How does tax-cut deal affect you? Here's how

By NEMS Daily Journal

Most employees will be getting a little extra in their paychecks this year.
And that’s just fine with Cheryl Walls, a quality control inspector with Southern Motion in Pontotoc.
“With any money I get I’ll use to help pay extra on bills,” she said.
The extra money that Walls and millions of other taxpayers get comes from President Barack Obama’s signing last month of a bill extending the Bush tax cuts for two years.
On average, taxpayers will save about $3,000.
Several tax breaks were included in the $858 billion compromise legislation negotiated with Republicans, including an extension of jobless benefits.
For investors, good news comes in the form of the maximum tax on long-term capital gains and dividends staying at 15 percent.
The alternative minimum tax will get another patch to keep 20 million middle-income families from paying an additional $3,900 the next two years.
The payroll tax cut for this year will be seen almost immediately, although some companies may take until the end of the month to get the details worked out.
Someone earning $50,000 a year will save $1,000 because workers will pay a lower Social Security tax – 4.2 percent rather than 6.2 percent. The maximum benefit of this particular cut is $2,136.
The payroll tax cut is good for only this year, however.
In addition to the payroll tax cut for workers, families also will benefit from tax breaks for being married, having children, paying for child care, going to college or investing in securities.
Tax breaks for paying local sales taxes and using mass transit also are included, although few Northeast Mississippians will take advantage of the latter.
Lower tax rates will apply for the working poor, the middle class and high-income earners.
At the request of The Associated Press, The Tax Institute at Hamp&R Block developed detailed estimates for how the new law will affect families at various income levels next year:
– A single taxpayer making $50,000 a year who rents an apartment and pays $3,500 in college tuition and fees would save $2,280 in income taxes and $1,000 in Social Security taxes – a total of $3,280.
– A married couple with two young children, some modest investments and combined wages of $100,000, would save $6,256 in income taxes and $2,000 in Social Security taxes – a total of more than $8,200.
Income taxes would be lower because of the lower rates, a $1,000 per child tax credit and a $1,200 tax credit for child care expenses. The couple earns $2,000 in dividends but it would be tax-free at their income level. Wealthier investors would pay a top tax rate of 15 percent on dividends. The couple would also be spared from paying the alternative minimum tax, and would pay lower Social Security payroll taxes.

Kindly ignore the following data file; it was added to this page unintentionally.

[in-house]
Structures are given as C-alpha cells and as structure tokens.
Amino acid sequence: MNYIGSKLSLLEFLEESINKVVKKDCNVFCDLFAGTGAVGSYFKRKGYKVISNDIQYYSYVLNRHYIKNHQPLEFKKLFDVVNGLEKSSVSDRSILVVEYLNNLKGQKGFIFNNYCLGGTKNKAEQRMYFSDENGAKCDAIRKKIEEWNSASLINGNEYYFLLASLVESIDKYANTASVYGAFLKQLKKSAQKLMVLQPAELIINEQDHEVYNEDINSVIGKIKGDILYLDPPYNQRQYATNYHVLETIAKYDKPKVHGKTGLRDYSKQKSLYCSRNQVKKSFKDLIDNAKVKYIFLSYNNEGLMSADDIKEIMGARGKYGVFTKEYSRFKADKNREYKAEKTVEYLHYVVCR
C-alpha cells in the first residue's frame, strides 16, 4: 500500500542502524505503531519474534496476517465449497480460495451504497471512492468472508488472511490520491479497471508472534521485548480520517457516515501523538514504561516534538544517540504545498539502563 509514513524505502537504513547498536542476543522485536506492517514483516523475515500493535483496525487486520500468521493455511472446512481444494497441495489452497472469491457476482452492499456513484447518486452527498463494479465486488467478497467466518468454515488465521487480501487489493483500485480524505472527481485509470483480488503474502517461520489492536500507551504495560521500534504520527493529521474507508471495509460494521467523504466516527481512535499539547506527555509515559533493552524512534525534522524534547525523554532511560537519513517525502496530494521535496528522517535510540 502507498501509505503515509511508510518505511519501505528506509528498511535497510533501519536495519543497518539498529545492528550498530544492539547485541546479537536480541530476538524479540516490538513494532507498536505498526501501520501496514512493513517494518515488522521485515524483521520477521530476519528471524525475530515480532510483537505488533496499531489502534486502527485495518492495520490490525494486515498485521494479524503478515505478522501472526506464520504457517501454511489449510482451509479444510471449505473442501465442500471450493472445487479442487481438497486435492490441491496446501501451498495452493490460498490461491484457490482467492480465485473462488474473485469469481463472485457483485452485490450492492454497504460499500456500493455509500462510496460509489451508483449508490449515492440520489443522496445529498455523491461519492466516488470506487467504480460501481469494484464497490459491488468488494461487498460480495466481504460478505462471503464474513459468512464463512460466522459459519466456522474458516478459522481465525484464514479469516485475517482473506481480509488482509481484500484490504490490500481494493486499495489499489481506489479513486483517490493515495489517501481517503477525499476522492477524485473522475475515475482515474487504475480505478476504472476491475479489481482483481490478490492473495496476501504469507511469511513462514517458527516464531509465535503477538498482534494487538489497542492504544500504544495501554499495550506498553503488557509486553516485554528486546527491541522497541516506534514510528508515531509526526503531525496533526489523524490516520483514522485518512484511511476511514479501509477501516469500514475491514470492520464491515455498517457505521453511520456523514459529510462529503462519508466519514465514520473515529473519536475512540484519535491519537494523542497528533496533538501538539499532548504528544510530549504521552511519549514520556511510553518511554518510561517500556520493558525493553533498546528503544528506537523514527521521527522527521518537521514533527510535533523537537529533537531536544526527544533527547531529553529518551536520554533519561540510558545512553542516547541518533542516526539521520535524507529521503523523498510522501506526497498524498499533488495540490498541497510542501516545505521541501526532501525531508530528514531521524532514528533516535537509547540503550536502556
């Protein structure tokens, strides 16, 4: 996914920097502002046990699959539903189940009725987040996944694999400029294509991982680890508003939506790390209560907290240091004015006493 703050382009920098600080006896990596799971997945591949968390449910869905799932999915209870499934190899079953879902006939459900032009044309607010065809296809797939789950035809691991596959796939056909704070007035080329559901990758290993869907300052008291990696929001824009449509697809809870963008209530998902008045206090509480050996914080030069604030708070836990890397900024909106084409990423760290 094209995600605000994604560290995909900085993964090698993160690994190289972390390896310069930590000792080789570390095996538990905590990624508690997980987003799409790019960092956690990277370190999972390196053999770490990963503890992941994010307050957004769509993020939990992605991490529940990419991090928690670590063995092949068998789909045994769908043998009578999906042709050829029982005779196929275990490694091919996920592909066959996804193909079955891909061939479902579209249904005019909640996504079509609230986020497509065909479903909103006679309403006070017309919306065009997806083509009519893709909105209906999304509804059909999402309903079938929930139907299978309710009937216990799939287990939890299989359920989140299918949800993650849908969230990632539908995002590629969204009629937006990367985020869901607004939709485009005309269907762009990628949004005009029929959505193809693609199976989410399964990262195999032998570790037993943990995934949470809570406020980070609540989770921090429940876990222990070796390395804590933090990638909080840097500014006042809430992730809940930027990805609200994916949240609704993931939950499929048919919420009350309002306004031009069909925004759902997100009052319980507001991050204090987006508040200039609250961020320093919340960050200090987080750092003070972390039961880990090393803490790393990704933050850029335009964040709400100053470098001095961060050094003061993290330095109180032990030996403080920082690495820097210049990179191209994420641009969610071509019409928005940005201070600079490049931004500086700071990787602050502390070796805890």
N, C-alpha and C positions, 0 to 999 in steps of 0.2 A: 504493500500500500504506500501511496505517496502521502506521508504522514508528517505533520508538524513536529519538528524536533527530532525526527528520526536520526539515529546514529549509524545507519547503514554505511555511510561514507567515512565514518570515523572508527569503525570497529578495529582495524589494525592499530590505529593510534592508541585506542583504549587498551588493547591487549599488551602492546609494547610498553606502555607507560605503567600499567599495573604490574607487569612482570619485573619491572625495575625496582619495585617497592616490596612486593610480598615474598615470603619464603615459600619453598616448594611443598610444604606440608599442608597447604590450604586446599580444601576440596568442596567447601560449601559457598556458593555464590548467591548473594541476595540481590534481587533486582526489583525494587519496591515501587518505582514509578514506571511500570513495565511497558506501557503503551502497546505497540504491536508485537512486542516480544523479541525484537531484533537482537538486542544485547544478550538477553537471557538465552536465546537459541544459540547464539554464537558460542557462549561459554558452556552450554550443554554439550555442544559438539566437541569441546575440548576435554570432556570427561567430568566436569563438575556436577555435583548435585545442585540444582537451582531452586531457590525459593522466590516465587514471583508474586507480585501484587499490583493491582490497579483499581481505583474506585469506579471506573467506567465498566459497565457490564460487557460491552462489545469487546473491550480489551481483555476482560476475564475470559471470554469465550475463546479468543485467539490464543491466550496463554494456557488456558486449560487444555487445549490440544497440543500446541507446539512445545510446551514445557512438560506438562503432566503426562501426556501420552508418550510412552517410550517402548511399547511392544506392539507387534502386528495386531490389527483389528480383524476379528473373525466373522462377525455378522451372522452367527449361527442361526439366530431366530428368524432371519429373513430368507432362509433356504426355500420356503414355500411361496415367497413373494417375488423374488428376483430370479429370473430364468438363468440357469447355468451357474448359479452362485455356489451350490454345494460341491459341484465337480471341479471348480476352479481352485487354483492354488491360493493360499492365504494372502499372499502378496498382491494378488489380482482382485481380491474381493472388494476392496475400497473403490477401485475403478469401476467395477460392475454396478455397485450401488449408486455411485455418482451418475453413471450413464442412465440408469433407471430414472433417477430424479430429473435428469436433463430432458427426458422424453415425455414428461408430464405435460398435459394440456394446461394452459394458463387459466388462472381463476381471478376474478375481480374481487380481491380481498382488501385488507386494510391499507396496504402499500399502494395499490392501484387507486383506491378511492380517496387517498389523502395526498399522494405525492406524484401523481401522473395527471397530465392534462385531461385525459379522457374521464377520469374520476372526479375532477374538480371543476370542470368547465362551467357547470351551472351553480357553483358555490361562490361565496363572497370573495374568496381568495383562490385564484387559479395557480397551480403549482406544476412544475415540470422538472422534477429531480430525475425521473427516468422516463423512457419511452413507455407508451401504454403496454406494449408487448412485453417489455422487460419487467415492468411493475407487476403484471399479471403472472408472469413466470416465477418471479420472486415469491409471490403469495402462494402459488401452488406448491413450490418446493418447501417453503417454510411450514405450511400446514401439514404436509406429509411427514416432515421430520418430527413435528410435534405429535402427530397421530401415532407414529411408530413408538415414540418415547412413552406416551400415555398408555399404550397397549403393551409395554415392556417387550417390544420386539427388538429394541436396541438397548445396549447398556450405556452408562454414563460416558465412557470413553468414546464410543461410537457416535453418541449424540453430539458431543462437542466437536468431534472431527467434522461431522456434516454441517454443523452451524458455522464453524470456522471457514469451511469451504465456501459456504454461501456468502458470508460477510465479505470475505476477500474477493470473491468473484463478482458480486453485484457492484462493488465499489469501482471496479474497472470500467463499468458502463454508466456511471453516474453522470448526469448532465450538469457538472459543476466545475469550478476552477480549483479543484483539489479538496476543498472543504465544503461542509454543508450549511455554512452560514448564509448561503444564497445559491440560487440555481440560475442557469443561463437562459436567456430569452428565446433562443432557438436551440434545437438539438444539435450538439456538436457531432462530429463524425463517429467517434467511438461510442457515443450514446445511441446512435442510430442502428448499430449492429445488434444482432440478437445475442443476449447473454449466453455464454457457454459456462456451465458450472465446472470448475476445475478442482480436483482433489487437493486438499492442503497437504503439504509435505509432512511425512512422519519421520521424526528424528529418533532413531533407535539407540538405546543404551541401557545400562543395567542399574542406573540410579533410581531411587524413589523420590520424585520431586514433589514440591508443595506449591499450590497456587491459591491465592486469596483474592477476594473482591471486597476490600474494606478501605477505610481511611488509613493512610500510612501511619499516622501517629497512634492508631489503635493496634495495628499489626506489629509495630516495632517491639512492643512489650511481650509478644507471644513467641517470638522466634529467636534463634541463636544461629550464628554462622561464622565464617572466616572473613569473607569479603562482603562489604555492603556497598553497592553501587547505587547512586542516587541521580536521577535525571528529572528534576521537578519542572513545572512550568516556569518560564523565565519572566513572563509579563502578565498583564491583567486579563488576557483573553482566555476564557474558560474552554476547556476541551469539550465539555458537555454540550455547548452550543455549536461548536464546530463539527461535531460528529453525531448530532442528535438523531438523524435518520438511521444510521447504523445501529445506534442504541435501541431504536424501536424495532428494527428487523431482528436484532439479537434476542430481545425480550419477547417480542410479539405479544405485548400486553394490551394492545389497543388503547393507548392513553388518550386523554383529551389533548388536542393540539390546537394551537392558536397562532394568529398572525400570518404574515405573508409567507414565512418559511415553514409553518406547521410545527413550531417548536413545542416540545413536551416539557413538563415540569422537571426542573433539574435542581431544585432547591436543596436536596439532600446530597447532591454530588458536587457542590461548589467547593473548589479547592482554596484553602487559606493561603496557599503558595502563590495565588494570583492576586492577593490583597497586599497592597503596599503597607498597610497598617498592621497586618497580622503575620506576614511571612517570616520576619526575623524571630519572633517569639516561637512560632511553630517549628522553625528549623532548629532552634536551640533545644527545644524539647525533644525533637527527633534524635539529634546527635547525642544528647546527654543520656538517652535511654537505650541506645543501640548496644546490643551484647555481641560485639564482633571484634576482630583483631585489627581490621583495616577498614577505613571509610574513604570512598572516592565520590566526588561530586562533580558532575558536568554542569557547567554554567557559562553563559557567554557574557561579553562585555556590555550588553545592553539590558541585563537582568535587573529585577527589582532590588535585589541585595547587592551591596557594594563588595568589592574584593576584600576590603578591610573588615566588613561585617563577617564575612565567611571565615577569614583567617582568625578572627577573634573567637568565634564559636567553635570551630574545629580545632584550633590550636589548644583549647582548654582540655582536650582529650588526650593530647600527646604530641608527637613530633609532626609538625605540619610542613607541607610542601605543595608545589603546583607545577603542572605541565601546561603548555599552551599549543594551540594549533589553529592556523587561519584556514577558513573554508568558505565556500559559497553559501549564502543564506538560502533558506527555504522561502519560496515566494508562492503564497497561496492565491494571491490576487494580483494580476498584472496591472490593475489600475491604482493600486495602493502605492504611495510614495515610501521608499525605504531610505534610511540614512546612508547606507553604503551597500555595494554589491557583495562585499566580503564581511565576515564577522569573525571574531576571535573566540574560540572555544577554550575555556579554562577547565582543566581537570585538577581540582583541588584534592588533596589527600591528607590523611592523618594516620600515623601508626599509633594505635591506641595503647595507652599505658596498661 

– A married couple with a child in high school and another in college, combined wages of $170,000 and larger investments would save nearly $7,800 in income taxes and $3,400 in Social Security taxes – a combined savings of nearly $11,200.
Income taxes would be lower because of the lower rates and more generous deductions for state and local income taxes, property taxes, mortgage interest and charitable donations.
Assuming the couple earned $4,000 in qualified dividends and $5,000 in capital gains, that income would be taxed at 15 percent, instead of the higher rates that would have taken effect without the new law.
At their income level, the couple wouldn’t qualify for the child tax credit and would get only $125 from the education tax credit. However, they would save more than $3,600 because they would be largely spared from the AMT.
“One thing generally about the higher-income taxpayers is that even though they have a lot of opportunities, they also phase out of a lot of benefits that are designed for lower- to middle-income taxpayers,” said Gil Charney, principal tax analyst at The Tax Institute at H&R Block.
Own a business?
Businesses also will get a break.
Companies buying equipment and other capital goods normally can write them off on their taxes over time, otherwise known as amortization.
However, businesses can now take a 100 percent deduction on capital investments in the same tax year they were made. The idea behind this is that businesses will finally buy the equipment they’ve been delaying because of the recession.
However, Leslie Groome, the tax manager of Tupelo accounting firm Nail McKinney, said businesses need to tread carefully.
“The one thing I would caution businesses about is balancing their cash flow,” she said. “If you take the large capital write-off up front and are financing the investment, then you can end up with a cash flow mismatch as you are paying for the investment over a period of years but don’t have a depreciation deduction since you deducted it all in the first year.”
Several other business tax breaks were included in the legislation signed by Obama, numbering about 40.
“The biggest tax break that affects a broad base of businesses is the accelerated depreciation,” Groome said. “There are many business credits that were extended but many of these are targeted to very specific activities and will not affect a broad range of businesses.”
Accelerated depreciation should result in $200 billion in tax savings for companies in the first year and benefit 1.5 million companies and several million individuals who run businesses, experts say.

Daily Journal Business Editor Dennis Seid and the Associated Press contributed to this report.

What’s it mean to you?
– To figure out how the tax deal will affect you personally, plug your income into

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